A New Jersey judge has thrown out a malicious prosecution lawsuit filed by Hunterdon County’s former sheriff and two subordinates, in a case that could affect an ex-assistant prosecutor’s claims that the prosecution was dropped because it involved an ally of Gov. Chris Christie.
The ruling released Monday is the latest chapter in a yearslong parade of civil actions involving the Hunterdon County prosecutor’s office and sheriff’s office.
Former Hunterdon County Sheriff Deborah Trout, Undersheriff Michael Russo and investigator John Falat Jr. had claimed a 43-count indictment that charged them with official misconduct and other offenses was in retaliation for Trout’s and Russo’s previously filing whistleblower complaints against the county.
Attorney William Courtney, who represents the three plaintiffs, said there were several grounds on which Superior Court Judge Philip Maenza’s ruling could be appealed, and that he would discuss those options with his clients.
“We feel that the judge was simply wrong in his decision,” Courtney said Tuesday. Maenza is a judge in Sussex County.
Several months after a Hunterdon County grand jury handed up the indictment, the state attorney general’s office stepped in and took the rare action of dismissing it in August 2010, saying it wasn’t legally sound.
Then-Hunterdon County assistant prosecutor Ben Barlyn claims in a separate lawsuit that he was fired after saying the case was dropped because a member of Christie’s transition team was a material witness, though not charged.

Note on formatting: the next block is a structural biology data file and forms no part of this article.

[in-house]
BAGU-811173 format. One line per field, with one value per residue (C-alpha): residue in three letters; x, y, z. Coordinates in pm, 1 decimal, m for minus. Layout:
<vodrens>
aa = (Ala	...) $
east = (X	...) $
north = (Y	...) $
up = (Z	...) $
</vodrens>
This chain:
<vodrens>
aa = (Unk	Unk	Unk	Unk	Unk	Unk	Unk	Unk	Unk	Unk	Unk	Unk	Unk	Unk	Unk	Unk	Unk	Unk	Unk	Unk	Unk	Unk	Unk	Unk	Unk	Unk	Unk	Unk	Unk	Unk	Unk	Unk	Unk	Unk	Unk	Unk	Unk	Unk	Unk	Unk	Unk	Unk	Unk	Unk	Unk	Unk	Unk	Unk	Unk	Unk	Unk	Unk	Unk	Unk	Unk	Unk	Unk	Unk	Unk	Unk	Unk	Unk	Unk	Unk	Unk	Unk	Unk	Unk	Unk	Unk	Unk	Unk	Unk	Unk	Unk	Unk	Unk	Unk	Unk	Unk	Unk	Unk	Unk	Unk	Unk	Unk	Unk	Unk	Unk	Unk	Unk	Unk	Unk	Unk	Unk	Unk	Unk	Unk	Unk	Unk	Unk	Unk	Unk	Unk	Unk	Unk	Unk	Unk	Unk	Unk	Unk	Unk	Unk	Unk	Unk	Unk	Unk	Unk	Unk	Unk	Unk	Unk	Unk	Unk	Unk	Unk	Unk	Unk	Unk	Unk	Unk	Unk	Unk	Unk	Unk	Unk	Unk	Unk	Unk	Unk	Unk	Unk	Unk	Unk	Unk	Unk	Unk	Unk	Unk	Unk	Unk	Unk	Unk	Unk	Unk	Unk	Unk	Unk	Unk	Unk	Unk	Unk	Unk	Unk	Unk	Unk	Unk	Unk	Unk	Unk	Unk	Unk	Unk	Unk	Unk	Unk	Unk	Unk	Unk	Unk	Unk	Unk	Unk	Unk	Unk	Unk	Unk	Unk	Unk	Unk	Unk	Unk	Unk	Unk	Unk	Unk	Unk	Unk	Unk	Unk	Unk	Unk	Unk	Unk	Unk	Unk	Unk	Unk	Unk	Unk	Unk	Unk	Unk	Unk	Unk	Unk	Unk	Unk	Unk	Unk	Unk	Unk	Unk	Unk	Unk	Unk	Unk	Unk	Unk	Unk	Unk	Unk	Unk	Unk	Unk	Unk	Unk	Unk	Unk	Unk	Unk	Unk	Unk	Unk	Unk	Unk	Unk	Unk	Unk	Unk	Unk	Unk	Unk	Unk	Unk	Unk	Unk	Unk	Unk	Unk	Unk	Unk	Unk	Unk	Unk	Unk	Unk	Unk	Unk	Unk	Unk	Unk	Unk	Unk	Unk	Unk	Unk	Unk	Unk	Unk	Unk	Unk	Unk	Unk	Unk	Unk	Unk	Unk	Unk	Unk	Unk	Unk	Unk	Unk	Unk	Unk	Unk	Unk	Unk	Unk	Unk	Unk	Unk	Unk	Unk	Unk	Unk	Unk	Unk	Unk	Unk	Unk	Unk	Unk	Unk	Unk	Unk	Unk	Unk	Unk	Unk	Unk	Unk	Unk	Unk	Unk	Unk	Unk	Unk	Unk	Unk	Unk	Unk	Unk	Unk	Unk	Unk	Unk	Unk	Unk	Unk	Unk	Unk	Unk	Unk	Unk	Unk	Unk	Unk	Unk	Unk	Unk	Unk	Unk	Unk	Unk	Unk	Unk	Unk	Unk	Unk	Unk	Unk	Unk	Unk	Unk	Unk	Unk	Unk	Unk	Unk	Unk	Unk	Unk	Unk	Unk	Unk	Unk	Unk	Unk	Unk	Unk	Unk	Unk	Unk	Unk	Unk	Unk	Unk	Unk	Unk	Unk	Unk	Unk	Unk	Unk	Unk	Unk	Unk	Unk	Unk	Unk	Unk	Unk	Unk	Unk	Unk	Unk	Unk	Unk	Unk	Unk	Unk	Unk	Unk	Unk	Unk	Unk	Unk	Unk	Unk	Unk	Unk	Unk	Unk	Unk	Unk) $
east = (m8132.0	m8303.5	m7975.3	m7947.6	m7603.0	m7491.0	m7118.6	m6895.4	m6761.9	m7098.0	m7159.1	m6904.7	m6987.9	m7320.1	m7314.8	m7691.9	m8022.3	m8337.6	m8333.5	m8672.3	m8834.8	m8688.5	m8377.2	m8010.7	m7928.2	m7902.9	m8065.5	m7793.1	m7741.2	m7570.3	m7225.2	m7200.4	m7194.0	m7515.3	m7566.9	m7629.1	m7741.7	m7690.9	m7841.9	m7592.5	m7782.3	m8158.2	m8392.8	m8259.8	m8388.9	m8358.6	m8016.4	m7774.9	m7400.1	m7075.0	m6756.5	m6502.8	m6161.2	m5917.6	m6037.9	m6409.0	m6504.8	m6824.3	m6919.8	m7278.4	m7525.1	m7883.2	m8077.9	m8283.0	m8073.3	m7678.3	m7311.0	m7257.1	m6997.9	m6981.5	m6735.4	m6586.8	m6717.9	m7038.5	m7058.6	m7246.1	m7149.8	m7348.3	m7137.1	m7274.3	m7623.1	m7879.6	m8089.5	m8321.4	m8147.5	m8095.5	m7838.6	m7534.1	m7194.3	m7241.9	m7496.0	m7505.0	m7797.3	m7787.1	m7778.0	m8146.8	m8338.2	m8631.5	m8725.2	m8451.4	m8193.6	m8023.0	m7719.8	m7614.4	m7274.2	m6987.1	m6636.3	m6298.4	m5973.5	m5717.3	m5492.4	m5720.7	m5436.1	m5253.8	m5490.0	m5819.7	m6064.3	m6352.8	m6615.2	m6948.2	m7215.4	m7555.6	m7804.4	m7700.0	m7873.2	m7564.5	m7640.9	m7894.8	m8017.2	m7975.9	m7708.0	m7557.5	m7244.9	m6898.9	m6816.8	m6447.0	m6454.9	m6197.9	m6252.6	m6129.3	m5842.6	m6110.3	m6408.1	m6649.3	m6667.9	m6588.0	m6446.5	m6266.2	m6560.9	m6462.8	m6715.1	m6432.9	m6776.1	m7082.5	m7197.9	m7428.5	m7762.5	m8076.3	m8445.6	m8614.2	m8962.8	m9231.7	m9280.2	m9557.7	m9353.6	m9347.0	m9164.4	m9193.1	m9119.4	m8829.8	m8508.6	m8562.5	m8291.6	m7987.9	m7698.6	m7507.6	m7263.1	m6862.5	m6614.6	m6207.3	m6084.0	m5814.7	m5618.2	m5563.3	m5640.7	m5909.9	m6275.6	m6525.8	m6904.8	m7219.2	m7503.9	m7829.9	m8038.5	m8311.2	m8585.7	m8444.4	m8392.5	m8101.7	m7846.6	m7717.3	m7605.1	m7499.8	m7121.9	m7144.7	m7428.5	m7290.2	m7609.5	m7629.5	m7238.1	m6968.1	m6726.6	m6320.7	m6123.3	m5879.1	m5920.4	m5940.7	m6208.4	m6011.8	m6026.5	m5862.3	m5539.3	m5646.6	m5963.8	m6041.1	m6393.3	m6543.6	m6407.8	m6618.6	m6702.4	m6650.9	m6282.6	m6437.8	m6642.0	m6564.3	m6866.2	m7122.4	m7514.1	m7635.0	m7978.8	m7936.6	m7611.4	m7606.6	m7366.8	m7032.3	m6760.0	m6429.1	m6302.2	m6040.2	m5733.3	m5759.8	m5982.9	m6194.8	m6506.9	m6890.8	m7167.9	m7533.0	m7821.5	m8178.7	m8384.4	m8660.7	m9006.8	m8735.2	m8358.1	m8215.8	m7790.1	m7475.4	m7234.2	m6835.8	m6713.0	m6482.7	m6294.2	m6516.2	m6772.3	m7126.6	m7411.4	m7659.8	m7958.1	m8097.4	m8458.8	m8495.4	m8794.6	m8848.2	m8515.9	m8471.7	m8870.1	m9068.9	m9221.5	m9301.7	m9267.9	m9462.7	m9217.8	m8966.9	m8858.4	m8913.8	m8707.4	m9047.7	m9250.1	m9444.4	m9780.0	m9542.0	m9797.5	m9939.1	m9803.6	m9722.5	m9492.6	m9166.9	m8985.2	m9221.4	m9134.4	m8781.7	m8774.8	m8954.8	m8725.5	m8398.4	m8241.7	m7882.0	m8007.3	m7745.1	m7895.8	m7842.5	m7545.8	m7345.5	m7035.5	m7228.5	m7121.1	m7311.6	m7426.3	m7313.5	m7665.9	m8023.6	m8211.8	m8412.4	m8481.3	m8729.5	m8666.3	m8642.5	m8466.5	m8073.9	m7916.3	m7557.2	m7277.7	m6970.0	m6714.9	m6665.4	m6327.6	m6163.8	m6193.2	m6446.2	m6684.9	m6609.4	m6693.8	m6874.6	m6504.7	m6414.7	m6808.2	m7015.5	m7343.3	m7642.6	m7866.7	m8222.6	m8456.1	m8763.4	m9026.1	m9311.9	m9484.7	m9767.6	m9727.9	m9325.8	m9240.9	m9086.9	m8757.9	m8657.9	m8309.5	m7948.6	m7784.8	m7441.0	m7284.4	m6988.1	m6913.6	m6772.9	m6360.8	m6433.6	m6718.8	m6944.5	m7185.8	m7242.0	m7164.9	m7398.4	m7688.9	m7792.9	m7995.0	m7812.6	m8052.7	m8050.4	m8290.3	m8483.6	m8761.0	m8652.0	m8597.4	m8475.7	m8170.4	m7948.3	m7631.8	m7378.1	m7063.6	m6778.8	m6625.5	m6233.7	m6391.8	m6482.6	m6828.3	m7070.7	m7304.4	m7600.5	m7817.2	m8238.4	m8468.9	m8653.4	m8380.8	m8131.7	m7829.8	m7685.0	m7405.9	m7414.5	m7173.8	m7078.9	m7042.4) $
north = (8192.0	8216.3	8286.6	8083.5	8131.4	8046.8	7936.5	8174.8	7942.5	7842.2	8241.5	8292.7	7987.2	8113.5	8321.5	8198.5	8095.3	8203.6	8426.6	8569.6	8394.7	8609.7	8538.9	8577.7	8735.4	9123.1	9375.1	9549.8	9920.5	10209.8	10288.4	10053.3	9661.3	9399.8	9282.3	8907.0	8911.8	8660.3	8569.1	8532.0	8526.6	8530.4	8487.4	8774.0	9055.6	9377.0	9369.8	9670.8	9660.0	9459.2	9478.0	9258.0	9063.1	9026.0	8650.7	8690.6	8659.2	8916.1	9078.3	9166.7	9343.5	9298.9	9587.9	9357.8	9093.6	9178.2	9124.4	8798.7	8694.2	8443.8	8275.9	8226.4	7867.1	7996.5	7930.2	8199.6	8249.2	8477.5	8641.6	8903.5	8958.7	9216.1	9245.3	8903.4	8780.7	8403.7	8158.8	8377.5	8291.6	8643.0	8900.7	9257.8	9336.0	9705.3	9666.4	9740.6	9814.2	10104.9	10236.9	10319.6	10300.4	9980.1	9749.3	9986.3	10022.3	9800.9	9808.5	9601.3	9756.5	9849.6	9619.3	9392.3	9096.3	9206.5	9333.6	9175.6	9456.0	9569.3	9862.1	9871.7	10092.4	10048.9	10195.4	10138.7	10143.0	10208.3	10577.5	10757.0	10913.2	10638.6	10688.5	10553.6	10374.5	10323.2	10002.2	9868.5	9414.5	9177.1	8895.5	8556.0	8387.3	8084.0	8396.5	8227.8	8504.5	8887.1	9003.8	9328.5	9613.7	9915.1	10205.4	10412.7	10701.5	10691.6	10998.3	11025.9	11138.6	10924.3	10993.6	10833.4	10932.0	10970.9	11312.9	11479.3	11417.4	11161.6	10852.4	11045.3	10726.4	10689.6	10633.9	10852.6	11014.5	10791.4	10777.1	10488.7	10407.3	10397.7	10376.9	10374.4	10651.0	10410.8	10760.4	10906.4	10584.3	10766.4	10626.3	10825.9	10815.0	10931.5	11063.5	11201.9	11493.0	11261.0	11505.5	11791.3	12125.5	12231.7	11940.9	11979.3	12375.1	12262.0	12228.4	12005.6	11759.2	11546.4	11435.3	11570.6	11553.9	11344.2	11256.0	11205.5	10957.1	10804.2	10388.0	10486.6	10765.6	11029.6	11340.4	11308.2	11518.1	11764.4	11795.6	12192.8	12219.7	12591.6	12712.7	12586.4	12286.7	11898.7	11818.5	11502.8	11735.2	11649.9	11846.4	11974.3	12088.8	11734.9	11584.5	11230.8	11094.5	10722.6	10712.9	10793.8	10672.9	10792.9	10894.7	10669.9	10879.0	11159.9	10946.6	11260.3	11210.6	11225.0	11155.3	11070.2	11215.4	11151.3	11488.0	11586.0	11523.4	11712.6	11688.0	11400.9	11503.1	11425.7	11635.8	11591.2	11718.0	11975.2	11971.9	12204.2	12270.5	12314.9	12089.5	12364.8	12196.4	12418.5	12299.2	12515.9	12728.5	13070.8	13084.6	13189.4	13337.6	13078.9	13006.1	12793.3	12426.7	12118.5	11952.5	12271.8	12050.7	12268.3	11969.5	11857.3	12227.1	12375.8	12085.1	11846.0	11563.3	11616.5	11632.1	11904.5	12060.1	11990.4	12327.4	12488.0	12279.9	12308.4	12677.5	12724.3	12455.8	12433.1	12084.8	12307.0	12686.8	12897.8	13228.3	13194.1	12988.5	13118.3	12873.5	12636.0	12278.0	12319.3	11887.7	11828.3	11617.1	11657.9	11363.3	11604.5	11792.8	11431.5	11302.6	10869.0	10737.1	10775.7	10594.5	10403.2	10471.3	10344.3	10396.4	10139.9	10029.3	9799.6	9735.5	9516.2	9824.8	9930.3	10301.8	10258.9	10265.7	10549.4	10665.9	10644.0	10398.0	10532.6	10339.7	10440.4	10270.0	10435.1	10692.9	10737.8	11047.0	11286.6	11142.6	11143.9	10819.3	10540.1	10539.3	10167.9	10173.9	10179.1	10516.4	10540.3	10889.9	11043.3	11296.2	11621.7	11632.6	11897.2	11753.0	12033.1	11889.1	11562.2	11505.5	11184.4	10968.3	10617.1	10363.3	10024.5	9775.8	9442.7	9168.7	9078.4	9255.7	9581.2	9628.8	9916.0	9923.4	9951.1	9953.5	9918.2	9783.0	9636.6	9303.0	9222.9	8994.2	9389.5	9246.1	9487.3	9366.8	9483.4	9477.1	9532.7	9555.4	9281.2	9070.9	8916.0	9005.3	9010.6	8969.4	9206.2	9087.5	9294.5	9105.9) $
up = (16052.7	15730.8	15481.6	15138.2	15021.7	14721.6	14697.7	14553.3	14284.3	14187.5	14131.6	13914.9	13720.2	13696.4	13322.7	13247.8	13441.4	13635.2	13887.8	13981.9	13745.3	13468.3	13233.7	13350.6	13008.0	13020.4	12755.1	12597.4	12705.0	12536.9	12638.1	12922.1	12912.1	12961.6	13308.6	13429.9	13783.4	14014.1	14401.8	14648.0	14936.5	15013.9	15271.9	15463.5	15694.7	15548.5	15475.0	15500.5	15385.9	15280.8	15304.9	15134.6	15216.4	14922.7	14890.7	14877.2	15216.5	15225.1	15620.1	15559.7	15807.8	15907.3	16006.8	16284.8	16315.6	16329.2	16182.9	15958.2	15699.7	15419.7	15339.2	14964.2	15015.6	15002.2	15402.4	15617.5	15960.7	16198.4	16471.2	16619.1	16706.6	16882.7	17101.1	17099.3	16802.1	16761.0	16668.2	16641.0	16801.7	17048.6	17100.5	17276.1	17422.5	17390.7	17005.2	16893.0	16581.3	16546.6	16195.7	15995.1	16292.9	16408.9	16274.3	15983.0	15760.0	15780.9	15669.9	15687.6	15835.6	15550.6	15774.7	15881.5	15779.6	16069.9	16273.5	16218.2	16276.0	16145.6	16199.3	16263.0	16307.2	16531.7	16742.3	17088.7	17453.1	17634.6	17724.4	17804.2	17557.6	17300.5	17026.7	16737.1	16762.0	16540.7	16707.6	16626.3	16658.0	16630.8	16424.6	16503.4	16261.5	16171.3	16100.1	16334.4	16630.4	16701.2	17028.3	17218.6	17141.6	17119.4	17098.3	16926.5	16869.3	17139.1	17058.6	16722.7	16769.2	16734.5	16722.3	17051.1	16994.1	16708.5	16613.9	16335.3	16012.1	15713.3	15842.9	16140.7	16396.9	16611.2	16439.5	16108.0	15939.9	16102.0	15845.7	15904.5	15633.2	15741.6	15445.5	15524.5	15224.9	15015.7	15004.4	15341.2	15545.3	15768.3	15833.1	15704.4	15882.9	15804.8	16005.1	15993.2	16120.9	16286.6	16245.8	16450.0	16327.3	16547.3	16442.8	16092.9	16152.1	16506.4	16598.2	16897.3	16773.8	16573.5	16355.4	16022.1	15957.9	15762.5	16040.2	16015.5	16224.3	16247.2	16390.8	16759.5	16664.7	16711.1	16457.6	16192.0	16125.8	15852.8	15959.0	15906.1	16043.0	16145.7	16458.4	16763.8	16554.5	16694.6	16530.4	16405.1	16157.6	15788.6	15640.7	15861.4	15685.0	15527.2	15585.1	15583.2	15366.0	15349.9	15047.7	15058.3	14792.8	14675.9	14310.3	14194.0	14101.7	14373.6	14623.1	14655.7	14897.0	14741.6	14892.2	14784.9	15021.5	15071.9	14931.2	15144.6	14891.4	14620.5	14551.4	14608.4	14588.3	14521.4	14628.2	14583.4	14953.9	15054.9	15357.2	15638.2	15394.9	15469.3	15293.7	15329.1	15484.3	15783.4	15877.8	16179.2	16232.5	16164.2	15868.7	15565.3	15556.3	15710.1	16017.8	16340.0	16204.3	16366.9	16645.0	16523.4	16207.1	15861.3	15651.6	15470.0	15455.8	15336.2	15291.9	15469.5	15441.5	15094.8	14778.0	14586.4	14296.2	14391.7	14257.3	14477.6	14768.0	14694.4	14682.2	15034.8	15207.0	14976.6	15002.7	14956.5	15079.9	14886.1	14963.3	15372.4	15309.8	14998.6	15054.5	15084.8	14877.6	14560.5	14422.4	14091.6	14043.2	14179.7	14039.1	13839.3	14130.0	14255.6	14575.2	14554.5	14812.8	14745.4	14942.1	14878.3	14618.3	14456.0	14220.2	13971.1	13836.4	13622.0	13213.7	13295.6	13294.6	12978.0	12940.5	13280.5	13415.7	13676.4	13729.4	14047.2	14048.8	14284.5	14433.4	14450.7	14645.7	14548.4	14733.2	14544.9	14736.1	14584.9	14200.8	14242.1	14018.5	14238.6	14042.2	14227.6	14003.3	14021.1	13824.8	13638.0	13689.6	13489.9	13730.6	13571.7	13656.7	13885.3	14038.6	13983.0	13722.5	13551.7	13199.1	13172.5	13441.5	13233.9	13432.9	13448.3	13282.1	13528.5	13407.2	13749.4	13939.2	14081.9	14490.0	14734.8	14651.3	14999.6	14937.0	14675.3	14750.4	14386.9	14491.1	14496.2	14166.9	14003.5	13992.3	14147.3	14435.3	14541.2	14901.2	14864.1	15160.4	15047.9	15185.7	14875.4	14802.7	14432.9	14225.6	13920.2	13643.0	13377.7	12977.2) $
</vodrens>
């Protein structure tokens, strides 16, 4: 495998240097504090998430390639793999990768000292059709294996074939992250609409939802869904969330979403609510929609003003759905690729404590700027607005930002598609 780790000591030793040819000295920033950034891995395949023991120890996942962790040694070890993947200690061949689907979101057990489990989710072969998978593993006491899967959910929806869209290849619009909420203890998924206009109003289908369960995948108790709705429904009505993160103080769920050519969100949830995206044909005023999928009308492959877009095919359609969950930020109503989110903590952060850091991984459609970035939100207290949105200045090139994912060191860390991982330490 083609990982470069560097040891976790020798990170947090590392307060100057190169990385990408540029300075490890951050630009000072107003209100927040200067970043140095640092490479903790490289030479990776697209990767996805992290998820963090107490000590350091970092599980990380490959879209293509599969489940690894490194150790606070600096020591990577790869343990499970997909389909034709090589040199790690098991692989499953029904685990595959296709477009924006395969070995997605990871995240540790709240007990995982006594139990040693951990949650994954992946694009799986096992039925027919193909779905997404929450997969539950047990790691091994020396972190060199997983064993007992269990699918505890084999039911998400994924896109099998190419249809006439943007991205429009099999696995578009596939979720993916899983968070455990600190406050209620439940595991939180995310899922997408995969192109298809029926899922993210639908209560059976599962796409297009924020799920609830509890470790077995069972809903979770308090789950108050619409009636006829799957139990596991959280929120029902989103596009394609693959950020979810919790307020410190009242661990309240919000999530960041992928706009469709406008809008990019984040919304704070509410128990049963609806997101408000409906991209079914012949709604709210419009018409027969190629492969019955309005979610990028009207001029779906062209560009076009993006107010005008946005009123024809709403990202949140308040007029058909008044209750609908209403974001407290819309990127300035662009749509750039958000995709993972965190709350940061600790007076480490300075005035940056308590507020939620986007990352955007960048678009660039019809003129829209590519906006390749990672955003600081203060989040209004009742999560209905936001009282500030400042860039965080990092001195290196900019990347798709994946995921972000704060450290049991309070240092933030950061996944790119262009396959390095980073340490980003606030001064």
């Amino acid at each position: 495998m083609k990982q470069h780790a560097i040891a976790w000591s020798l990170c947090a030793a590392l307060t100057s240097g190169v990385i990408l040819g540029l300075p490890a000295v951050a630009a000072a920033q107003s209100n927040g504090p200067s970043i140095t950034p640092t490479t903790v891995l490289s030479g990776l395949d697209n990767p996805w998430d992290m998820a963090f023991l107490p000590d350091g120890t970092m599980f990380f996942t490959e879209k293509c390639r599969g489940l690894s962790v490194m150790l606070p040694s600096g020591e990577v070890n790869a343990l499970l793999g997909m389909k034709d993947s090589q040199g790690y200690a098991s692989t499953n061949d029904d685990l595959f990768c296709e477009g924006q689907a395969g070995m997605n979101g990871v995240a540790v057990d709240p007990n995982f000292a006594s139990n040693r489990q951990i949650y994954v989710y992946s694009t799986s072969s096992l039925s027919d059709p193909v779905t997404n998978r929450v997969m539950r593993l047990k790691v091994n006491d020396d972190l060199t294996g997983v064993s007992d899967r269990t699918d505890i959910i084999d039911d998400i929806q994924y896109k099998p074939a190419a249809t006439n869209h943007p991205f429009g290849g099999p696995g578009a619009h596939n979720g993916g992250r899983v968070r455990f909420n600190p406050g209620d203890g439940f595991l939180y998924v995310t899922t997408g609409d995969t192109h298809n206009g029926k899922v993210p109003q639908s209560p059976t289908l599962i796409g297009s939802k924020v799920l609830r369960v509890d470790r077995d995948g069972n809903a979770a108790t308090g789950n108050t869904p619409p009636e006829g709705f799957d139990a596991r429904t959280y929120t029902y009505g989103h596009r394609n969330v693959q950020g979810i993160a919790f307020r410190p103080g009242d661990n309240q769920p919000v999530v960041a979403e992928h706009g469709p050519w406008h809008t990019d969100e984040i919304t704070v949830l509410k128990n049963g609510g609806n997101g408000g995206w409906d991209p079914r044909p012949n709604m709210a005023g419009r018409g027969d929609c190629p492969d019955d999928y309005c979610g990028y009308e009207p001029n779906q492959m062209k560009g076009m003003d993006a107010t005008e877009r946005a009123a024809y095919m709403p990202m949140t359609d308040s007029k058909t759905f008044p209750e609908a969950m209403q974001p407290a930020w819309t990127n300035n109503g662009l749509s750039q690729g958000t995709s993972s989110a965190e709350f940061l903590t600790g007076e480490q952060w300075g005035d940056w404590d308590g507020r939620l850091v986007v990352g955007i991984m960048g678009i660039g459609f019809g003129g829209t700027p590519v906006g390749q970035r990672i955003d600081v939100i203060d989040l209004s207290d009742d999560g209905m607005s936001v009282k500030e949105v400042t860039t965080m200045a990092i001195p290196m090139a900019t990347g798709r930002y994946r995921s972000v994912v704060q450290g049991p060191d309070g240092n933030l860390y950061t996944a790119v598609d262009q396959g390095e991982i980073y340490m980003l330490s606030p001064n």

Barlyn’s lawsuit alleges Dr. Robert was one of the people investigators suspected Russo provided a fake law enforcement ID card. Hariri and his wife donated more than $10,000 to Christie’s 2009 gubernatorial campaign, and he was a member of the Republican governor’s transition team.
Barlyn also contends Trout, Russo and Falat were Christie supporters and that Russo told a reporter that Christie would step in and “have this whole thing thrown out.” Russo has denied that claim.
Christie has repeatedly denied having any involvement in the dropping of the indictment, and he is not a defendant in Barlyn’s lawsuit. The suit names former state Attorney General Paula Dow, a Christie nominee, and several other state and county law enforcement officials.
Barlyn’s suit is pending.
The Hunterdon prosecutor’s office, which was in the spotlight during the manslaughter trial and subsequent appeals of former NBA player Jayson Williams, has been the target of several discrimination and wrongful termination lawsuits over the last several years.
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